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Michelle Mone is the new Prince Andrew after her car-crash interview with Laura Kuenssberg

A brass-necked, self-pitying display from the baroness and her husband has left their defence in tatters

Baroness Mone (centre) ahead of the State Opening of Parliament by Queen Elizabeth II. Photo: Stefan Rousseau/PA Archive/PA Images

Within minutes of Michelle Mone and her husband Doug Barrowman beginning to speak on Sunday With Laura Kuenssberg, the phrase “Prince Andrew” was trending on social media. This was not a sign that things had gone well.

By the time they had finished an interview which the baroness said would be the “beginning (of) our fightback” and would “clear my name”, the viewer longed for the preposterous excuses of the prince who can’t sweat. All Mone and Barrowman had to offer were wide-eyed assurances that no wrongdoing or profiteering had taken place, while also admitting lying and making vast sums. It was enough to make you nostalgic for Pizza Express Woking.

“I wasn’t trying to pull the wool over anyone’s eyes,” said Mone, having willingly admitted lying to journalists – including those from the New European, which she threatened to sue – for three years over whether she stood to benefit from tens of millions of pounds of personal protective equipment (PPE) sold to the government by a startup called PPE Medpro during the pandemic.

The couple’s arrogance was astounding – because what we saw on display must surely have been arrogance. The alternative is that Mone and Barrowman had taken expensive legal advice to come up with the lame, contradictory guff they spouted. If so, they have wasted some of their millions.

The New European cover, August 24 – 30, 2023

“The public think we were trying to keep it a secret that I was involved,” moaned Mone, who spent three years doing just that. She believed she only had to declare an interest in PPE Medpro to the House of Lords, she said, “if I was financially benefiting.” Minutes later, Barrowman was admitting that his wife “was always going to benefit, and my family will benefit in due course… her family benefit, my family benefit. That’s what you do when you are in a privileged position of making money.”

Yet Mone, brass-necked as you like, went on to suggest that she would not benefit at all from the PPE Medpro money if “God forbid, we get divorced after this show”. This would make her possibly the first divorcee in history who would not take a fair share of joint earnings while married.

When it came to the controversial yacht, which featured on the New European’s “Stop This Boat” front page, Barrowman chuckled at the very idea that some of the £60m might have been used to buy it, despite the fact that the yacht was bought once Barrowman had the security of an extra £60m in the bank. “It’s not my yacht,” said Mone. Nope, it’s nothing to do with her at all – and purely coincidence that the yacht is called the Lady M.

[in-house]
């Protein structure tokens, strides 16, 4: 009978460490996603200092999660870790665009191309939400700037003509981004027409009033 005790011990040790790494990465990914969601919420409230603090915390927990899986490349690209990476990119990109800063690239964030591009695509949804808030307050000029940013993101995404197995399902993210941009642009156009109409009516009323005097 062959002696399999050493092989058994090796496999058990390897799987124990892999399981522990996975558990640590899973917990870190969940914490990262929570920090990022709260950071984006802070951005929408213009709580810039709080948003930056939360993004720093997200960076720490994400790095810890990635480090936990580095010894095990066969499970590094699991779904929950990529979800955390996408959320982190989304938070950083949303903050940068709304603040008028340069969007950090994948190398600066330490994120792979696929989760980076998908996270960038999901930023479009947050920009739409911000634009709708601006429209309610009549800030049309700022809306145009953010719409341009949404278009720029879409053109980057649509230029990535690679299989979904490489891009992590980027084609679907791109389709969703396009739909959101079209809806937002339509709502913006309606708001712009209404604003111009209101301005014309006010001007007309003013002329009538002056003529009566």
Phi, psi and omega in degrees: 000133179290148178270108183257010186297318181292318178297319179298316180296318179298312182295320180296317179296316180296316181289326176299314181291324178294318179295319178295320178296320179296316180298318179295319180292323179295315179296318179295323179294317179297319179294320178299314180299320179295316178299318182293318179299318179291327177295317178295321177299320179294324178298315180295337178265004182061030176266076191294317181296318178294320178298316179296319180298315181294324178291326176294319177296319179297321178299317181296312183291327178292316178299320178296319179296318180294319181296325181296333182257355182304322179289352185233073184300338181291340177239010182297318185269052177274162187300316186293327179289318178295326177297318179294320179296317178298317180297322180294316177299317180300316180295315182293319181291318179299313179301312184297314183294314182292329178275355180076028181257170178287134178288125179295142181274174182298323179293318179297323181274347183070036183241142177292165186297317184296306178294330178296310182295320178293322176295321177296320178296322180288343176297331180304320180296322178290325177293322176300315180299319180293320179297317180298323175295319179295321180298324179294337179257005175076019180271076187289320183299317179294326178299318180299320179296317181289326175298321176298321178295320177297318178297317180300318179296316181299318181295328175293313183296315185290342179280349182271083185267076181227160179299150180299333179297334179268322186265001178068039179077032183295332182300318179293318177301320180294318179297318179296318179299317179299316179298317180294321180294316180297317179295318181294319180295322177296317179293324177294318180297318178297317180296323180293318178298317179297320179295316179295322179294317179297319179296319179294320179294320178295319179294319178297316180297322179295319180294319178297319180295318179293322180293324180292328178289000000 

Mone said it was “appalling” that she had been discussed by Rishi Sunak and Keir Stamer at Prime Minister’s Questions “when they don’t know the facts”. Yet not all the facts were known because of the obfuscation of Mone and Barrowman. This was desperate stuff.

Barrowman was equally shameless. Having admitted making £60m in profit from the PPE deals, he claimed it was OK because the price of PPE had gone up during the pandemic – presumably as a result of profiteering like his. He rambled that by being able to “cut out the middle people” he had saved the government money – apart from his enormous wedge, naturally. It was OK, he said, because everyone else was doing it.

Arguably the most accurate thing Mone said was that she lied to the press because she “did not want the press intrusion”. She claimed this was “for my family… (who) have gone through hell with the media over my career, and I didn’t want another big hoo-ha”. Others might think that Mone did not want press intrusion because what the press would find was that she and her husband had profited to a huge extent during a global emergency, and once this was disseminated to a suffering public, revulsion would ensue.

“I don’t honestly see there is a case to answer,” she said. “We’ve only done one thing, which was lie to the press.” The couple of self-confessed liars then described themselves as “upfront, straight-up people.”

A couple of dead cats were thrown onto the table. Barrowman claimed a government official had suggested he stump up a large amount of money to “call off the dogs”. Mone, laughably, painted herself as a warrior against PPE waste, saying: “It’s appalling that over £9.1 billion was over-ordered, five years of stock, of PPE, when it only has a shelf life of two years. And all I will say, right now, is why are we not holding (the Department of Health) to account?”

Before the interview, many of us will have had sympathy with the idea that the BBC should not have been sitting down for a chat with a couple recently interviewed under police caution over allegations of bribery and fraud. The jaw-dropping nature of what followed proved otherwise.

Kuenssberg clearly knew this, and followed the principle of giving Mone and Barrowman just enough rope. Yes, she might have challenged Mone more over her use of her family as a shield to explain her lies. And she might have probed more on the tax-friendly ownership structure of PPE Medpro. But to describe this as softball, client journalism as some have done is nonsense. If Kuenssberg seemed friendly at times, it was only because she knew that Mone and Barrowman were their own worst enemies.

“I can’t see what we have done wrong,” moaned Mone. “This interview” is evidently only part of the answer.

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